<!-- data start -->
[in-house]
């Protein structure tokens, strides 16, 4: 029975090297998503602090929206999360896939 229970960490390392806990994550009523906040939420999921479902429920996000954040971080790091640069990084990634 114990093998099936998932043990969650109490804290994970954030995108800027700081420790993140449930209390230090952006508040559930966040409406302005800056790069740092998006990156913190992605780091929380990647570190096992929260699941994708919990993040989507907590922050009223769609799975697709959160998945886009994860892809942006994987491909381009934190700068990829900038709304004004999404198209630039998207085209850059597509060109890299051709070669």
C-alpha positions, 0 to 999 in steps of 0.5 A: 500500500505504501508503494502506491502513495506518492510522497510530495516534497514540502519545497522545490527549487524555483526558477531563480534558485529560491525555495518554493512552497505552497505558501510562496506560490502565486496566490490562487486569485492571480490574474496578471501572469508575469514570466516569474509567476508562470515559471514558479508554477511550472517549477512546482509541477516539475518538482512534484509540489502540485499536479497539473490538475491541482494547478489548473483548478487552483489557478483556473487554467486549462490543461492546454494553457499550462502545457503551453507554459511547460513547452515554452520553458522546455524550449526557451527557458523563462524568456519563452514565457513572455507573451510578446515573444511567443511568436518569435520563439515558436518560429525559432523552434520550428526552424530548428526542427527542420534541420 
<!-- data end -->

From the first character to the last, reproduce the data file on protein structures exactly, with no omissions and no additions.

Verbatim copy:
[in-house]
């Protein structure tokens, strides 16, 4: 029975090297998503602090929206999360896939 229970960490390392806990994550009523906040939420999921479902429920996000954040971080790091640069990084990634 114990093998099936998932043990969650109490804290994970954030995108800027700081420790993140449930209390230090952006508040559930966040409406302005800056790069740092998006990156913190992605780091929380990647570190096992929260699941994708919990993040989507907590922050009223769609799975697709959160998945886009994860892809942006994987491909381009934190700068990829900038709304004004999404198209630039998207085209850059597509060109890299051709070669």
C-alpha positions, 0 to 999 in steps of 0.5 A: 500500500505504501508503494502506491502513495506518492510522497510530495516534497514540502519545497522545490527549487524555483526558477531563480534558485529560491525555495518554493512552497505552497505558501510562496506560490502565486496566490490562487486569485492571480490574474496578471501572469508575469514570466516569474509567476508562470515559471514558479508554477511550472517549477512546482509541477516539475518538482512534484509540489502540485499536479497539473490538475491541482494547478489548473483548478487552483489557478483556473487554467486549462490543461492546454494553457499550462502545457503551453507554459511547460513547452515554452520553458522546455524550449526557451527557458523563462524568456519563452514565457513572455507573451510578446515573444511567443511568436518569435520563439515558436518560429525559432523552434520550428526552424530548428526542427527542420534541420 